4) Despite the differences, all Muslims believe in the five pillars of faith:

i) Proclamation of faith

ii) Praying five times a day

iii) Giving charity

iv) Fasting during Ramadan

v) Pilgrimage to Mecca

So that’s essentially the basics of the faith. It’s a lot to take in if I were to go on and on. I mean, heck, even my not-in-video notes are too much to condense. I tried my best but there is a lot to know about the faith and even for myself, I’m still struggling to get a good grasp on it and I’m always learning about it.

And Allah knows best. – MM

I Note: 10 January 2021

In the name of Allah, The Most Gracious, The Most Merciful.

Here is another video I want. It’s super short but super meaningful to me.

Takeaways from the video:

1) Pay attention to your surroundings. I have always been an aloof person. It’s partly the effect of having been bullied and socially ridiculed. Also partly the result of having low self-esteem. I just tend to shut off the rest of the world so I don’t see details in my surroundings. Since both the author and the Indonesian lady maintained awareness of each other, it helped the author in the end.

2) Always inform someone of your whereabouts, even as you’d like some time alone. I think it’s important that someone you trust is made known of where you’d be and what you’d be doing so that it’ll be easier for them to check in on you. Really helps during times of emergency.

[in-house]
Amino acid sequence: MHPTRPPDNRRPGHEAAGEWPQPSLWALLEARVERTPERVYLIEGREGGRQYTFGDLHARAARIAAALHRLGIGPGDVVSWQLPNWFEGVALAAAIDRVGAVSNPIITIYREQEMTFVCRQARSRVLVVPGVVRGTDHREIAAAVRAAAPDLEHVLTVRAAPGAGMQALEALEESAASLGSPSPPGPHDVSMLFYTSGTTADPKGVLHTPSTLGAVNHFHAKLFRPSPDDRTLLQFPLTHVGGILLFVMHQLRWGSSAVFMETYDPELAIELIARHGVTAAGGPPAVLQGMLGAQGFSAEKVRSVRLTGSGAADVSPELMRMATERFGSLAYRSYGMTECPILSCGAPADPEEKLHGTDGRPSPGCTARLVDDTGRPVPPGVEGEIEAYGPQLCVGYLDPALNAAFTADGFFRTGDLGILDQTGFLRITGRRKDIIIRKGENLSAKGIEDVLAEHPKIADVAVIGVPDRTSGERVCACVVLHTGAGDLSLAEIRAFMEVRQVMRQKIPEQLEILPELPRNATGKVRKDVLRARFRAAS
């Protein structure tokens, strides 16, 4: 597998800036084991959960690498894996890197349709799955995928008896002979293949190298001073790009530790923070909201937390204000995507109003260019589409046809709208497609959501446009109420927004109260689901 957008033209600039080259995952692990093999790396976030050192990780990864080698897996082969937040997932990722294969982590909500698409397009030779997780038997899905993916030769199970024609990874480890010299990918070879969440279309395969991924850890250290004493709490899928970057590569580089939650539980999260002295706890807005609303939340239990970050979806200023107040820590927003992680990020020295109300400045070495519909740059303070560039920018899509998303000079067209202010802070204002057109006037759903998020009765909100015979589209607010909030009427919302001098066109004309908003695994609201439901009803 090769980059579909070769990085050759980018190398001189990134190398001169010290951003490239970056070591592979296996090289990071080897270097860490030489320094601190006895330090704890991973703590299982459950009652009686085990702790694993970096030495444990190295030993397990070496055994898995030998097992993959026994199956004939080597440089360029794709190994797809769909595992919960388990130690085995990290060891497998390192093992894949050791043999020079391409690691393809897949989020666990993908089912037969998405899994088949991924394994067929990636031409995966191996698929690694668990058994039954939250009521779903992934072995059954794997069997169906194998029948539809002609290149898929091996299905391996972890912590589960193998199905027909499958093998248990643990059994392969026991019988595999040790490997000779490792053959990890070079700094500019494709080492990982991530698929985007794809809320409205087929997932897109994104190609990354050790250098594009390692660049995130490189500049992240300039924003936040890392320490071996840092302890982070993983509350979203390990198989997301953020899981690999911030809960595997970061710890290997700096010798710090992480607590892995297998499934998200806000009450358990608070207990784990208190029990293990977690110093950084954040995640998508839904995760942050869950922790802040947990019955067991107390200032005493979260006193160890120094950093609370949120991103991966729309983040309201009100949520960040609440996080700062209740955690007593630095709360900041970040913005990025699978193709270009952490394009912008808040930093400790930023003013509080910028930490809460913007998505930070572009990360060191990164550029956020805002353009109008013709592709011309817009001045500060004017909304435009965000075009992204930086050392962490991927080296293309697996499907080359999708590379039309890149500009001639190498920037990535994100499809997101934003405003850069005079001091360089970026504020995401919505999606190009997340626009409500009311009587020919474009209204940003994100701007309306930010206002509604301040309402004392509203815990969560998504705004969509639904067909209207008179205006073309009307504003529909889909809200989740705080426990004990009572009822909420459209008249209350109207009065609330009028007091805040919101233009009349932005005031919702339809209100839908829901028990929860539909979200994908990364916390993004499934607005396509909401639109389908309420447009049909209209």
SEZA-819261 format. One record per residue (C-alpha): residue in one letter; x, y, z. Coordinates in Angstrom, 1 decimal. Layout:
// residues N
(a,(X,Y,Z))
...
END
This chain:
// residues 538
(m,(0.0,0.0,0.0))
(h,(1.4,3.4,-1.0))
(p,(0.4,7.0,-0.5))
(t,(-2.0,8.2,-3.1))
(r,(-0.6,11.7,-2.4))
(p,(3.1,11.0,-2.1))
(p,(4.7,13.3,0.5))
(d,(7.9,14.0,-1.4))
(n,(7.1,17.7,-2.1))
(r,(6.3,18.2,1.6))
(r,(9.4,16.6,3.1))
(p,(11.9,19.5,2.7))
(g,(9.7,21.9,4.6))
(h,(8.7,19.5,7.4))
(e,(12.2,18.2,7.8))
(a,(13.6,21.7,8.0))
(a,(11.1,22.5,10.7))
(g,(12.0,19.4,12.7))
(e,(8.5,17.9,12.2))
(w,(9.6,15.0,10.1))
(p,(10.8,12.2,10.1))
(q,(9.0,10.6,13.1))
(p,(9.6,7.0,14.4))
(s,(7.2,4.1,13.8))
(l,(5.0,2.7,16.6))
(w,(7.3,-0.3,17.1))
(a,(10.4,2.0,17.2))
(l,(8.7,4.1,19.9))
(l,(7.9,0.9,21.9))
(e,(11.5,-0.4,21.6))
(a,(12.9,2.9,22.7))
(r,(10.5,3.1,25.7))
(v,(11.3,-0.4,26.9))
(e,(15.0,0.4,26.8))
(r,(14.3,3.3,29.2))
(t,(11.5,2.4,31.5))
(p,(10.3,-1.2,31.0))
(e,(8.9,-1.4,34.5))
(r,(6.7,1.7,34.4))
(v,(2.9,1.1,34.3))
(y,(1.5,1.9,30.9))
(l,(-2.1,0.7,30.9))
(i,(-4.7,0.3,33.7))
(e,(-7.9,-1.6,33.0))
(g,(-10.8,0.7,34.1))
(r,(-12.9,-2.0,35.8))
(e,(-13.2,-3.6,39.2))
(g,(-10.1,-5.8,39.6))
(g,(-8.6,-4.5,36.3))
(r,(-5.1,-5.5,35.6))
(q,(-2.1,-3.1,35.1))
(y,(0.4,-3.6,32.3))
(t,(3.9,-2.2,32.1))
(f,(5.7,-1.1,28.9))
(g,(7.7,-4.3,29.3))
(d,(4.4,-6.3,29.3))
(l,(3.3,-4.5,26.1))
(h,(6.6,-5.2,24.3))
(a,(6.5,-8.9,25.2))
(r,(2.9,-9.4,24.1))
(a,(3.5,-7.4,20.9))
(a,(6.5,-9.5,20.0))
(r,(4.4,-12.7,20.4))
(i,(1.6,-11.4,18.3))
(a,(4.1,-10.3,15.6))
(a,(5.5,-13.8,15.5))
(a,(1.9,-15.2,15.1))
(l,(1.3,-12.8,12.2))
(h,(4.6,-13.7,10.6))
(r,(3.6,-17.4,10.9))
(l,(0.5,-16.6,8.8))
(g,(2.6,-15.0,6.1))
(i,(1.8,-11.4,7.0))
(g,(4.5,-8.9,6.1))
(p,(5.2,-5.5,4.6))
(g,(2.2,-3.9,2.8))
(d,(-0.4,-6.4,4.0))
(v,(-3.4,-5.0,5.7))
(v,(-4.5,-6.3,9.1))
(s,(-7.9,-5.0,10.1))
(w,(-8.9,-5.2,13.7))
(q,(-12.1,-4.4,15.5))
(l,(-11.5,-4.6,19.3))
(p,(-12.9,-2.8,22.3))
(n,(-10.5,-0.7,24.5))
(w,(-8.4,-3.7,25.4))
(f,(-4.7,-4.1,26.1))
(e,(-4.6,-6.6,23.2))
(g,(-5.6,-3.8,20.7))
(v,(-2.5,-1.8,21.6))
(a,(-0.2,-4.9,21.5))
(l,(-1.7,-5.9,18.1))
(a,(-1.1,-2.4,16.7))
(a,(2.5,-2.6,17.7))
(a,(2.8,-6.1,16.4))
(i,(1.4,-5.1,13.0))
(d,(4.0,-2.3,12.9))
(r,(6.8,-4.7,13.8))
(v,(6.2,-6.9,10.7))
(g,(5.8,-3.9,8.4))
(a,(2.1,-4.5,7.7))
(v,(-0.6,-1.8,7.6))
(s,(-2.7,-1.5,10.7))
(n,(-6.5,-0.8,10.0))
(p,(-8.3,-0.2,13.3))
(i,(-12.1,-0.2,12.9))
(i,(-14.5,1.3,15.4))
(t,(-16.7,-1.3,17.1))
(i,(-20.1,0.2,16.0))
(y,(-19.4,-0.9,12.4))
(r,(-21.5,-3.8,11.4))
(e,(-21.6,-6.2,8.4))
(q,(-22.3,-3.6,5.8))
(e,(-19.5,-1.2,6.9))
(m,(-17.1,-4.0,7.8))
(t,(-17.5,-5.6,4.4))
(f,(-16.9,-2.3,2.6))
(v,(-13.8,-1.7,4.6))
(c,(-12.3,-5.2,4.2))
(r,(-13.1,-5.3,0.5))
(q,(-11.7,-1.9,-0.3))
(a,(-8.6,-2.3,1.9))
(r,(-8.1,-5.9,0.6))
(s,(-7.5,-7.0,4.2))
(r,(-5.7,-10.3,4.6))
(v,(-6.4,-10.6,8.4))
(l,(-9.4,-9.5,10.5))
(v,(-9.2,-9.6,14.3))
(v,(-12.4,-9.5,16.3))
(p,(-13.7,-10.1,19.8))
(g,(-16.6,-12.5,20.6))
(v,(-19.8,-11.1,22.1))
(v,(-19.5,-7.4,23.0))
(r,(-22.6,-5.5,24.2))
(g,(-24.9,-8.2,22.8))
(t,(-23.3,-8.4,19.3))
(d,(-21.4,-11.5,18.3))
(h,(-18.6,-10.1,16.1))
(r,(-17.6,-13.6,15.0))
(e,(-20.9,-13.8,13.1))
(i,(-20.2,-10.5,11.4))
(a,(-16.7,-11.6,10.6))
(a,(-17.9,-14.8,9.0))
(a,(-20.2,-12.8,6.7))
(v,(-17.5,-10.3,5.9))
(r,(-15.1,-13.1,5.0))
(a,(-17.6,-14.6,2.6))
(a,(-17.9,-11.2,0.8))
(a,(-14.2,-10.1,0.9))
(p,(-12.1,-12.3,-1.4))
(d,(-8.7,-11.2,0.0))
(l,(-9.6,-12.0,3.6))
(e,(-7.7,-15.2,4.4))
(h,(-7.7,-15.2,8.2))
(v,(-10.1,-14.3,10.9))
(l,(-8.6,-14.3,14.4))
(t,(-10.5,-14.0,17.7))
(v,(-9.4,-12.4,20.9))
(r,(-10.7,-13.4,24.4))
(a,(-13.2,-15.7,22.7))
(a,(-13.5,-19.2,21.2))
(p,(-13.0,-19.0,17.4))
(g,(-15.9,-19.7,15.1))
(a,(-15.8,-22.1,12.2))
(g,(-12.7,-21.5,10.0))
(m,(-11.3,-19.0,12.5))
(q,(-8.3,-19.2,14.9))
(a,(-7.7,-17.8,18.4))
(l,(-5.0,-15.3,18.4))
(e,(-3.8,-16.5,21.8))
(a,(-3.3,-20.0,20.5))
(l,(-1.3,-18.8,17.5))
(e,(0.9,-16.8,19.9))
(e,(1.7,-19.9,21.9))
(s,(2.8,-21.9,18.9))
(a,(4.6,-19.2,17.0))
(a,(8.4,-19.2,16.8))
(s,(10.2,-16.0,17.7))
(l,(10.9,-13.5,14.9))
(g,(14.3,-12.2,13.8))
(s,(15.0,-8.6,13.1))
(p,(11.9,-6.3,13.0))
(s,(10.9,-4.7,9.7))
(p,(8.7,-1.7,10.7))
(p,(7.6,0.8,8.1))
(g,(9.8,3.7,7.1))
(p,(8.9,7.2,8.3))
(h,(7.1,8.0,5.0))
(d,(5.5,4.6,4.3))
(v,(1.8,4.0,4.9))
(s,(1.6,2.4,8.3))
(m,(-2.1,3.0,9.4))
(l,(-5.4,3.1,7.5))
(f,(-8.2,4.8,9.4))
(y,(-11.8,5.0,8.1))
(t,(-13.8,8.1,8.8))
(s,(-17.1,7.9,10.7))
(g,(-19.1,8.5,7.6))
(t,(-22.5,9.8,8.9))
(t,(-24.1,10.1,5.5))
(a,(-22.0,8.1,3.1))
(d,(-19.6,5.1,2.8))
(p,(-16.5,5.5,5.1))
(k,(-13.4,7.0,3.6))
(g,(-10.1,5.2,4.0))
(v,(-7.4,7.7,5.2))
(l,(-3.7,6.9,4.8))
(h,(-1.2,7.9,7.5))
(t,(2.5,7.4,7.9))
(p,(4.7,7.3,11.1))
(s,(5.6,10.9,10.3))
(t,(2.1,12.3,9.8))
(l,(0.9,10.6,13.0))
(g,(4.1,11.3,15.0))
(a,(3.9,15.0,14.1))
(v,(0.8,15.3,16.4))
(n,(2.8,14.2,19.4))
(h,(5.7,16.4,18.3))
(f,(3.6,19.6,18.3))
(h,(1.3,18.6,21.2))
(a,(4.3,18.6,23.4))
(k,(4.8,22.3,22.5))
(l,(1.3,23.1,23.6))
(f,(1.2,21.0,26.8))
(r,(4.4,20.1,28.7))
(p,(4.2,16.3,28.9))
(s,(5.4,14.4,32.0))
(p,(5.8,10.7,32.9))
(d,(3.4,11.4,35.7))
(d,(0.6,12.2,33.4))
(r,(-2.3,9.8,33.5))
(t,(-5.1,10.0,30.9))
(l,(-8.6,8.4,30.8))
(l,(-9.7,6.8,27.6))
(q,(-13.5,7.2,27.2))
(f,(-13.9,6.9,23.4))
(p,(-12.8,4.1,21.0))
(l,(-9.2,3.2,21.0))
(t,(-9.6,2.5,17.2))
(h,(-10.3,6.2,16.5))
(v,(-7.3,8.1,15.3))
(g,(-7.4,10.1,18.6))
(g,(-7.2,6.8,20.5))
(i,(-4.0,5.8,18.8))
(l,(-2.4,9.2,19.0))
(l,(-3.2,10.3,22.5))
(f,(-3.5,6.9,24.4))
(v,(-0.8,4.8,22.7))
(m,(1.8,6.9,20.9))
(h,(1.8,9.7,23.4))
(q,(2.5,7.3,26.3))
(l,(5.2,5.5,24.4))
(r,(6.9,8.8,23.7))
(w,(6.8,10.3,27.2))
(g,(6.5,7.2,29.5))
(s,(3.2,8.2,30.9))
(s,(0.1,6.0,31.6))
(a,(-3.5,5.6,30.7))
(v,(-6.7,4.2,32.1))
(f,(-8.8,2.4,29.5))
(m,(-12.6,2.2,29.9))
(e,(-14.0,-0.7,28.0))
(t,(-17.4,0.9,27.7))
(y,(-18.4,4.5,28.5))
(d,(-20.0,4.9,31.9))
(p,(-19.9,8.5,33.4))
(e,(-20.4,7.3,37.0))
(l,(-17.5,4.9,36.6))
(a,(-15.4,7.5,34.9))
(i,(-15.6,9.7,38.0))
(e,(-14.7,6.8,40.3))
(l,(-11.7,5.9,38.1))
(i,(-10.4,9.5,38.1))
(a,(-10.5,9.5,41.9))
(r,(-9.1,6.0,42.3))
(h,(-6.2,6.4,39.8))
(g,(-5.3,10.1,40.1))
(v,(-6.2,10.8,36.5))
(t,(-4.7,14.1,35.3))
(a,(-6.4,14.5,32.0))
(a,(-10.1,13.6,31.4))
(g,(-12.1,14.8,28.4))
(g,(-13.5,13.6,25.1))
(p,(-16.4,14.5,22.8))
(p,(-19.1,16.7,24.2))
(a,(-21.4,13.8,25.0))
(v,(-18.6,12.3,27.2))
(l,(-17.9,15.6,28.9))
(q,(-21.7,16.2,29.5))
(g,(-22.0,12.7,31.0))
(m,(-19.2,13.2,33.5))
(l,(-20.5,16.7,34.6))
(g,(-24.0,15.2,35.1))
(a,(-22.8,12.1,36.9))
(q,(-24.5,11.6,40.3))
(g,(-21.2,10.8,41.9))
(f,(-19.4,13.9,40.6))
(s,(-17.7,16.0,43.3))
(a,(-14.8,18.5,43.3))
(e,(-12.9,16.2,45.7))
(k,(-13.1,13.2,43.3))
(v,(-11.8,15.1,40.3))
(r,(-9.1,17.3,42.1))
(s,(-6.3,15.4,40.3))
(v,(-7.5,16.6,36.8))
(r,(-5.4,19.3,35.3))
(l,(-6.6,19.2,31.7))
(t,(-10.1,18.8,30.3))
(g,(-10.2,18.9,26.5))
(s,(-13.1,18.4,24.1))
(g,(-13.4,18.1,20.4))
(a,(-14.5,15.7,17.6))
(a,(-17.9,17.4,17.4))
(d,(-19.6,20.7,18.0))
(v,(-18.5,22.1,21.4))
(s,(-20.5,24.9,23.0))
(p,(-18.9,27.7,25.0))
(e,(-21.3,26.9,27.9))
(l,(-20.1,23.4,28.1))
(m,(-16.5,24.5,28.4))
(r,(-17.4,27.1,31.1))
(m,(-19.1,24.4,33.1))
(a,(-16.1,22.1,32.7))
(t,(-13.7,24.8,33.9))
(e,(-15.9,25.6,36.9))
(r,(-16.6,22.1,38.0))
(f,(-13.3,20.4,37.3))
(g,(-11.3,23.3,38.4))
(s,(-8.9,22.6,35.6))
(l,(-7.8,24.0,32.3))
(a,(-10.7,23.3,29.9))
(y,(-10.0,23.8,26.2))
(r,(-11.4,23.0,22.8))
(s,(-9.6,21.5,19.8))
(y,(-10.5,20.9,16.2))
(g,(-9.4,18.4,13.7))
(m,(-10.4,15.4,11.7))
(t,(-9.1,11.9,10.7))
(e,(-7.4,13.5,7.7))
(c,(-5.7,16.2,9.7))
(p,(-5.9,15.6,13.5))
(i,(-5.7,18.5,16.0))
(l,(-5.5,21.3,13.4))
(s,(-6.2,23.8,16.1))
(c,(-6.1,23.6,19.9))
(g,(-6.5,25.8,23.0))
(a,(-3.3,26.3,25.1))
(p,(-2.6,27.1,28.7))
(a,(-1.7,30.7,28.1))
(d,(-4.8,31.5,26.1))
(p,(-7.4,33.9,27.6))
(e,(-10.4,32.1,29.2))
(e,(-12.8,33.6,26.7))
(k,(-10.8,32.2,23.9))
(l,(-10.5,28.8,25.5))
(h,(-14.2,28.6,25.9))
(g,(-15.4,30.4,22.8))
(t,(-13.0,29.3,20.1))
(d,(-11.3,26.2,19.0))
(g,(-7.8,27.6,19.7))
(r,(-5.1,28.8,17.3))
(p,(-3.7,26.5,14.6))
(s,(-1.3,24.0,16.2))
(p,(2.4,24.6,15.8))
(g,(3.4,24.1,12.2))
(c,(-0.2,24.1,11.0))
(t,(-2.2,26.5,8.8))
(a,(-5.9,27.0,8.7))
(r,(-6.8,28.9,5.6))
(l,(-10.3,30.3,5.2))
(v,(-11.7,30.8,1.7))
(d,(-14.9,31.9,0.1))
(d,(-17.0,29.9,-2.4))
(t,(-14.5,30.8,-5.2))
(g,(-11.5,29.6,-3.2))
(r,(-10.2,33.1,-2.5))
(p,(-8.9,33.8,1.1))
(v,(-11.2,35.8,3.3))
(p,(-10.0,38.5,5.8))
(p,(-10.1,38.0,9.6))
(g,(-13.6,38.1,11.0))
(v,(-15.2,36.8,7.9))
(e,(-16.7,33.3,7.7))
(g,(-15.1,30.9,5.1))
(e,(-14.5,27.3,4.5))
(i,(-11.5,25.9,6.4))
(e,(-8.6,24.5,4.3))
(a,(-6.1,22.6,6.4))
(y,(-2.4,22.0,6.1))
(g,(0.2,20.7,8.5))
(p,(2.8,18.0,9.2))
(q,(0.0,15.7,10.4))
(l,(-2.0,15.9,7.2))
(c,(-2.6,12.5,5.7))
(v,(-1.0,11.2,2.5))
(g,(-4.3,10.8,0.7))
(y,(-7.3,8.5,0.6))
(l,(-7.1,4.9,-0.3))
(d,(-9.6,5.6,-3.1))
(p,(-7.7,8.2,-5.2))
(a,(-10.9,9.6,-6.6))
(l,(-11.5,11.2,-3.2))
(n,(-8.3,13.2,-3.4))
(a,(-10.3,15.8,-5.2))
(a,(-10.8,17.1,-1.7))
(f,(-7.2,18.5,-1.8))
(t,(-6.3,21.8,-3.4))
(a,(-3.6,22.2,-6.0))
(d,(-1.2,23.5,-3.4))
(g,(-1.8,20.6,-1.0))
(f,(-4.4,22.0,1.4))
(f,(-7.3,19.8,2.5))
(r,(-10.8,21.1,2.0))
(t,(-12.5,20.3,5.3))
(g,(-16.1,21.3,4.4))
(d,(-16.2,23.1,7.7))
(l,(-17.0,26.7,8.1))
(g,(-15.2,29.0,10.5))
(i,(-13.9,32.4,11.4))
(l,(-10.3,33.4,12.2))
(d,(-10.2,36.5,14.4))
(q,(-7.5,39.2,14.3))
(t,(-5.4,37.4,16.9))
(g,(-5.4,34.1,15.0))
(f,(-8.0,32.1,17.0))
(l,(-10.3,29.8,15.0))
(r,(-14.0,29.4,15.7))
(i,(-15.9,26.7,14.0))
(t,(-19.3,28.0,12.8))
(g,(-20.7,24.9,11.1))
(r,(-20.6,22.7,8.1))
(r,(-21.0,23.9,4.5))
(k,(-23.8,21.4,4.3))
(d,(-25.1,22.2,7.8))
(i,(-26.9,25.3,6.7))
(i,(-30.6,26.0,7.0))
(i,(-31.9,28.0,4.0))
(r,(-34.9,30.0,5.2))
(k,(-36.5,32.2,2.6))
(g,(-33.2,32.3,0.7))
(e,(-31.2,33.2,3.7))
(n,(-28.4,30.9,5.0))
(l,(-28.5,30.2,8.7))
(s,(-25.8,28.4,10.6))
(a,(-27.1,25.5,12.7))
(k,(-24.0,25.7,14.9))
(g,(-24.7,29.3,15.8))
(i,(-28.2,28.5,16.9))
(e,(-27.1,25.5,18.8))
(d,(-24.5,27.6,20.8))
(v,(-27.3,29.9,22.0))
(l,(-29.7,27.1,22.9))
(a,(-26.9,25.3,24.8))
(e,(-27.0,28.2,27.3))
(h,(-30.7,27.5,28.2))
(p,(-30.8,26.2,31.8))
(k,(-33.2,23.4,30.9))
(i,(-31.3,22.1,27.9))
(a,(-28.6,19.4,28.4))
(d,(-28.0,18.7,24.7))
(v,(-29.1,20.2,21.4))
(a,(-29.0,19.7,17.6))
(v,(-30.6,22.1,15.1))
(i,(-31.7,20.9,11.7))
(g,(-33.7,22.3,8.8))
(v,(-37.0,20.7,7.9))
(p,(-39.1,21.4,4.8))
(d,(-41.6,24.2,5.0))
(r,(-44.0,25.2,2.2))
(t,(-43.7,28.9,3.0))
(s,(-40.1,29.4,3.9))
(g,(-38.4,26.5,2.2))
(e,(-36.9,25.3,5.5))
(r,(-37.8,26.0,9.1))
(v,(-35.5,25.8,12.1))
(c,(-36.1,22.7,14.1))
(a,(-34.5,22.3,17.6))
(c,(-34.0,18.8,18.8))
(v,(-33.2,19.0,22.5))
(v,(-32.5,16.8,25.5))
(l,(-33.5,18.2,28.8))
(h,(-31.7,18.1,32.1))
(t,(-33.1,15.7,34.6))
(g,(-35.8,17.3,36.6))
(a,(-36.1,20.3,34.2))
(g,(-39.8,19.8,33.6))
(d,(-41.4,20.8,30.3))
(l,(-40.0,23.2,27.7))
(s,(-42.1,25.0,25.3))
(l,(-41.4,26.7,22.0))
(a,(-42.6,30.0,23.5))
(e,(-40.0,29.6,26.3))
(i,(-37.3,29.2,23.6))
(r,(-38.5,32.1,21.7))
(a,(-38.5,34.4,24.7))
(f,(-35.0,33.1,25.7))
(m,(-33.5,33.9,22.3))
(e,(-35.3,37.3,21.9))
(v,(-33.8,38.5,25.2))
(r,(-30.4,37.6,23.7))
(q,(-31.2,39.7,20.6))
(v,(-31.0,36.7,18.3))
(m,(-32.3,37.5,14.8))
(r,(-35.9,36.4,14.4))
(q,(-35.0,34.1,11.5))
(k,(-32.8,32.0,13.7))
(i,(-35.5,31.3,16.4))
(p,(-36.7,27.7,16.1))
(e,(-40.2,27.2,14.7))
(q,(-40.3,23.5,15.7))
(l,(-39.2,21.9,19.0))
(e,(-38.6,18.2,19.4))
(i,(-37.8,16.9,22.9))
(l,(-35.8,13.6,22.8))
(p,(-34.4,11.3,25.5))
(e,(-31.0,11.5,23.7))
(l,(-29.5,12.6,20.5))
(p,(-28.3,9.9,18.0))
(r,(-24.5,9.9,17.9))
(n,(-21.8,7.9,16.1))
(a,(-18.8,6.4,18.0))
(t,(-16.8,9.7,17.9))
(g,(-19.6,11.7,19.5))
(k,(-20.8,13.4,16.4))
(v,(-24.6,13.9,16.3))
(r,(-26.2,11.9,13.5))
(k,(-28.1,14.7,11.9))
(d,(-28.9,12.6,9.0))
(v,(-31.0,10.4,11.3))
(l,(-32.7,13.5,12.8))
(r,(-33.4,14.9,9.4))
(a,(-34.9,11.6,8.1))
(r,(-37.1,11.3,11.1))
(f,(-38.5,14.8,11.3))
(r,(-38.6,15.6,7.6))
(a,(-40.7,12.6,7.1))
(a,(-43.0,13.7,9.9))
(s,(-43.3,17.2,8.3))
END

3) As Muslims, we are the ambassadors of our religion. As evident, the author has attached the Indonesian lady who helped her as her face of Islam. Hopefully, I can be someone’s face of Islam at one point in time because that means I have successfully shared the message of Islam.

And Allah knows best. – MM

I Note: 8 January 2021

This was supposed to be posted on Sunday, I believe, but I had been busy with trying to book a bridal henna artist for my sister, Hazwanni and working a bit on the side for SG.

I think I’ll change my goal from watching Islamic lecture to watching videos about Islam. Far more interesting to be honest. And random knowledge is always exciting and easier to remember. Hahaha!